Mother Agnes Miriam says a negotiated peace is needed in Syria.


Leo Hornak

Mother Agnes Miriam is a Lebanese Catholic nun who used to live and work in Syria. 

Earlier this year, she was in the international spotlight for disputing evidence the US and others said pointed to a chemical weapons attack by the Assad government. Russia cited her work as an argument against intervention in Syria.

Mother Agnes claims several children who appear as victims in a video of the alleged chemical attack last August were actually kidnapped after unrelated attacks elsewhere in Syria.

And she says she's just trying to track them down.

"The survivors, the families of those abudcted people, they said that they discovered that some children that were abducted ... were figuring as victims in the alleged chemical attack. So this pushed me to track the children in the videos," she says. "And as I am an expert in observation because I restore icons and other heritage objects, I began to see some discrepancies."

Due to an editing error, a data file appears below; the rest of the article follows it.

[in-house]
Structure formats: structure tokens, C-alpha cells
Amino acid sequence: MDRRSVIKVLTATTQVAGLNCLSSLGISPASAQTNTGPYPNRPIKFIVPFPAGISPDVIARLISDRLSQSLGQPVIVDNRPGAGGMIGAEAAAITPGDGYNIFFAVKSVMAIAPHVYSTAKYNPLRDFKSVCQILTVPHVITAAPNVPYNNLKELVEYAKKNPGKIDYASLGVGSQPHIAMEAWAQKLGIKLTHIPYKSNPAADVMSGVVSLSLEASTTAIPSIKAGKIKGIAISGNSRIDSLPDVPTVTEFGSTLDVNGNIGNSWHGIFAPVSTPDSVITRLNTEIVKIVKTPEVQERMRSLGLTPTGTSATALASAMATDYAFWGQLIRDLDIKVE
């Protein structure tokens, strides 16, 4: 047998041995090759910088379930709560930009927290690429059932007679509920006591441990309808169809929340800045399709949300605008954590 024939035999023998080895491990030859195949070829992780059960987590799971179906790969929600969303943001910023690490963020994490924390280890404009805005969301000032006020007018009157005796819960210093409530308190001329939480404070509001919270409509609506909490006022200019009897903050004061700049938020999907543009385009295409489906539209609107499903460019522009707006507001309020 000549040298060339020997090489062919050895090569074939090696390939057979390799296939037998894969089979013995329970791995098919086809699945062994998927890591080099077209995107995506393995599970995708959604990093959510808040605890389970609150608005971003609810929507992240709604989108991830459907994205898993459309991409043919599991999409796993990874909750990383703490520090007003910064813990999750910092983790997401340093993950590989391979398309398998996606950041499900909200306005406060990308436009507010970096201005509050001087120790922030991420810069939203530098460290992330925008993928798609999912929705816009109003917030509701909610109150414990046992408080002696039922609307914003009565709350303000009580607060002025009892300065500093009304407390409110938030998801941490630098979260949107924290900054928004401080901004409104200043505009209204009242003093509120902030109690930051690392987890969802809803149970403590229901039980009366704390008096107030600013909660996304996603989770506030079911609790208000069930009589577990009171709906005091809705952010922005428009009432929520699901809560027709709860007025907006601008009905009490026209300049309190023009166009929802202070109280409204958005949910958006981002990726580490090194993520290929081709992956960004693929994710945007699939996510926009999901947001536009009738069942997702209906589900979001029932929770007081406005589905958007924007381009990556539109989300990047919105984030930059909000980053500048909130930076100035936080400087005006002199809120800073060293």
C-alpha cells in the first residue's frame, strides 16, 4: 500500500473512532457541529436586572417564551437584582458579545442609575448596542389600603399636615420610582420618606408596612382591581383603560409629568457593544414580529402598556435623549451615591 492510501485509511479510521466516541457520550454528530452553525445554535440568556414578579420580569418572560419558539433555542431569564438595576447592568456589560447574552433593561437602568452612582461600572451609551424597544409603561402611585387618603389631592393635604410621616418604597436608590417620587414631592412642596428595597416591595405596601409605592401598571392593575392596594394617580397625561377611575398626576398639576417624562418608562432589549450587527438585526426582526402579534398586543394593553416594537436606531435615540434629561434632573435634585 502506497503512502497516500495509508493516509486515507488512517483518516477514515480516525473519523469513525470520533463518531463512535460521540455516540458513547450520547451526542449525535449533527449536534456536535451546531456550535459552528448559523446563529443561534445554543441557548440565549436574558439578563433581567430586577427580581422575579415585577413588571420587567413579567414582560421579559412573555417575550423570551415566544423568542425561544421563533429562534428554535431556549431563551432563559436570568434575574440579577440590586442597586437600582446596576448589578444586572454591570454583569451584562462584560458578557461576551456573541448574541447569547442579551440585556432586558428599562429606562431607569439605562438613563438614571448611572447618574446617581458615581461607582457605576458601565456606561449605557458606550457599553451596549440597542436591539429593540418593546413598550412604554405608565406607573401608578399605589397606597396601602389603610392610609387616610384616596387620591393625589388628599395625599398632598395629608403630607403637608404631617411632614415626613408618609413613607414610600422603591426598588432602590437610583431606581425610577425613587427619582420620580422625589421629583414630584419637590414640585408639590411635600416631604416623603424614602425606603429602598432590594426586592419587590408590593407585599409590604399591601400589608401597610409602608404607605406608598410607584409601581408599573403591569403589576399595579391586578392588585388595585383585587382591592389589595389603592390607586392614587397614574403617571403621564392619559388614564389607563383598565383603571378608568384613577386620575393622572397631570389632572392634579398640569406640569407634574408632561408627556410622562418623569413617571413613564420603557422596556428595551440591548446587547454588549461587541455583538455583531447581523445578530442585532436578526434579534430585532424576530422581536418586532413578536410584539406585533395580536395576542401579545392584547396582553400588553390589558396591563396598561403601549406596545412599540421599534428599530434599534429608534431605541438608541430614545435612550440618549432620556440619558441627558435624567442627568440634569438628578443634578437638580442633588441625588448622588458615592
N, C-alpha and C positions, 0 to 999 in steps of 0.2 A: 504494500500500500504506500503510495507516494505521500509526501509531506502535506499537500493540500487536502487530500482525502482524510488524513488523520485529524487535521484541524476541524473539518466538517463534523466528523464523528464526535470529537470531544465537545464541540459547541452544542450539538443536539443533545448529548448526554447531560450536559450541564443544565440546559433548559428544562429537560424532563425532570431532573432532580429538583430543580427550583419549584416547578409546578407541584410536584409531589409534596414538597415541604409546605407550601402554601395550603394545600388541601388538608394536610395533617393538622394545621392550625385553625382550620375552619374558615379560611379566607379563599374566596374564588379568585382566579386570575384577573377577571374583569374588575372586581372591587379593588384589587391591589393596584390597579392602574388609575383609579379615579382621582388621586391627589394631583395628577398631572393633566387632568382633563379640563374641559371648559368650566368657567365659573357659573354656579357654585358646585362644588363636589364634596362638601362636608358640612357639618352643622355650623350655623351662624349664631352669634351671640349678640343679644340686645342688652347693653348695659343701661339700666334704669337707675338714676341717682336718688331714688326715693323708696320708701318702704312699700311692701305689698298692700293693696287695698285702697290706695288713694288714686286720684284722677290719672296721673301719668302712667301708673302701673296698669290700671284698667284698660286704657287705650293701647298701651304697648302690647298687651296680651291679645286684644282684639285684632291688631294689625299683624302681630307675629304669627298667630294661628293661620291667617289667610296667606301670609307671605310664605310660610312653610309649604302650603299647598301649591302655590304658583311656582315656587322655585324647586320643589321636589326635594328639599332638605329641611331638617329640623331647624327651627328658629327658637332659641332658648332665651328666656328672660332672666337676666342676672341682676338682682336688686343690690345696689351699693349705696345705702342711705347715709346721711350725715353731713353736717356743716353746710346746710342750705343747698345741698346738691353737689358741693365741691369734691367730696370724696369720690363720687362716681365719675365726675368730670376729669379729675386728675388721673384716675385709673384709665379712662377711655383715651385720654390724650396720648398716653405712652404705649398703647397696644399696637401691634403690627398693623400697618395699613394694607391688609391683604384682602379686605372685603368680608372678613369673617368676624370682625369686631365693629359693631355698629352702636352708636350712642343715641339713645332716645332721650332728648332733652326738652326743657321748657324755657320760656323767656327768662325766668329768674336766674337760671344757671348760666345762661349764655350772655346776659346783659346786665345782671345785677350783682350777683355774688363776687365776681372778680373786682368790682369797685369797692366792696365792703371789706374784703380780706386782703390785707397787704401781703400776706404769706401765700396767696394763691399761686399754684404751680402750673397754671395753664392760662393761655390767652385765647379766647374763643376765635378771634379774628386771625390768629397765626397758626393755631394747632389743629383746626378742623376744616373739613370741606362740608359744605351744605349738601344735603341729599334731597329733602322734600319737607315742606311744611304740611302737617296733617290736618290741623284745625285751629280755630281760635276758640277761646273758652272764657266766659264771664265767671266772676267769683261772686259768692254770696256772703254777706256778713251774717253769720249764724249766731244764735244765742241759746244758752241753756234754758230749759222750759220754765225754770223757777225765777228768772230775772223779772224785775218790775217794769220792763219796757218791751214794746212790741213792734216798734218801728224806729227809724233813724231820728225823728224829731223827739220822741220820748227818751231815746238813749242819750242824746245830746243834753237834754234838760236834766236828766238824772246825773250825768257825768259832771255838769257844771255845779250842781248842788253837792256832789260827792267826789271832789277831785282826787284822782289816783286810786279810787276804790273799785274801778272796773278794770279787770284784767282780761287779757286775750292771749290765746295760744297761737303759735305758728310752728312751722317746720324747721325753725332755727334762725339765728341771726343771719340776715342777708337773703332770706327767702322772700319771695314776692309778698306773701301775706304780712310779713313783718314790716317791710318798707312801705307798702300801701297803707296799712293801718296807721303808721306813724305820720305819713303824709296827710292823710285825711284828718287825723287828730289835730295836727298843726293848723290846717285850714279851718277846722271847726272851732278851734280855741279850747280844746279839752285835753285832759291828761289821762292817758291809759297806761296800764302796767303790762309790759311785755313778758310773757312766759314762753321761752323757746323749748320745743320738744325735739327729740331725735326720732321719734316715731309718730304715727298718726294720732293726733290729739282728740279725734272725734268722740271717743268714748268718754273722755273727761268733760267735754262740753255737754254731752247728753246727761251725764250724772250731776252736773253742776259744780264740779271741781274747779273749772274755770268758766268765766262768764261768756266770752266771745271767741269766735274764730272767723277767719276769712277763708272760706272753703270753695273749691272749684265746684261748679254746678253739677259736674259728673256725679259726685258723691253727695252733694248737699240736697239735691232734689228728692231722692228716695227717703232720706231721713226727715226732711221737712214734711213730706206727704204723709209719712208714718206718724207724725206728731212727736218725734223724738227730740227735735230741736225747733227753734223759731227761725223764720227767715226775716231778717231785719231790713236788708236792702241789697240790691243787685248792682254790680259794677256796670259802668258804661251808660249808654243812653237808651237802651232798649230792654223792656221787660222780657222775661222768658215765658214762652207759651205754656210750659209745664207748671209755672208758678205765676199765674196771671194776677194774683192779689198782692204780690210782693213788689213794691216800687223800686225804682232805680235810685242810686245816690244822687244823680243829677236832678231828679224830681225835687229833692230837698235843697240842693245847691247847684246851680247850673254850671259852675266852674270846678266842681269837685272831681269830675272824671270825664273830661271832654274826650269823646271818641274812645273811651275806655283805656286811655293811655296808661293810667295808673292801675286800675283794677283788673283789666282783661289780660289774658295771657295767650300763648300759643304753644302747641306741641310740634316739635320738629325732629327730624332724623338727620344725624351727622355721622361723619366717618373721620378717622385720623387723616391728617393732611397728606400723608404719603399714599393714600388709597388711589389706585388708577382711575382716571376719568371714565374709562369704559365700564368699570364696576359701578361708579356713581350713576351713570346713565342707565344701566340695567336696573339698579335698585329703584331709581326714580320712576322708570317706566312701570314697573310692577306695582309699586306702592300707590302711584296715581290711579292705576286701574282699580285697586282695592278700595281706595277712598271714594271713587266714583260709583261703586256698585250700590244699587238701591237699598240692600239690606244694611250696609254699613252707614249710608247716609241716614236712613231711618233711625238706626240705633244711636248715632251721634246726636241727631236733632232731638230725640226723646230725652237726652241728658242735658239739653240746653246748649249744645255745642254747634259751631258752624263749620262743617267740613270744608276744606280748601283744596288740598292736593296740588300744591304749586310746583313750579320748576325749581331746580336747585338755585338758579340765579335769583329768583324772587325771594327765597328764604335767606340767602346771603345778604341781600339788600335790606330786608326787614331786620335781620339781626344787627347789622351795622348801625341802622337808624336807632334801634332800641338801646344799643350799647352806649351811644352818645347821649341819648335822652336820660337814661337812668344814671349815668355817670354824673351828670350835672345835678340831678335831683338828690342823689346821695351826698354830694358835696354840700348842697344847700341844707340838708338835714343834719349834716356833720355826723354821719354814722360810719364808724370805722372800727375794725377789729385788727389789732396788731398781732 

She compiled a 50-page report that she says is mostly asking questions. But she cites "evidence" that shows the videos of victims of a chemical attack were fake.

Credible sources, such as Human Rights Watch, have investigated and said there was no basis for her claims. 

She says her main concern is to uphold human rights for all Syrians. She argues that fundamentalist groups, under the cover of religion, are committing acts of barbarism against civilians, including Christians and Sunnis.

"It is an ethical role. It is a social role. It is a humanitarian role. It is a civilian role," she says.

Still, Mother Agnes has been described as the most media-friendly face of the regime of Bashar al-Assad regime — a label she doesn't embrace, though she doesn't reject it outright, either.

"If you consider that reconciliation is a friendly face, if you consider that humanitarian targets are a friendly face, if you consider that forgiveness is a friendly face, then I'll have to ask how am I a friendly face," she says.

Mother Agnes Miriam has been called an apologist for Syrian leader Bashar al-Assad. Still, she argues a negotiated peace is critical in the war-torn country.


Leo Hornak

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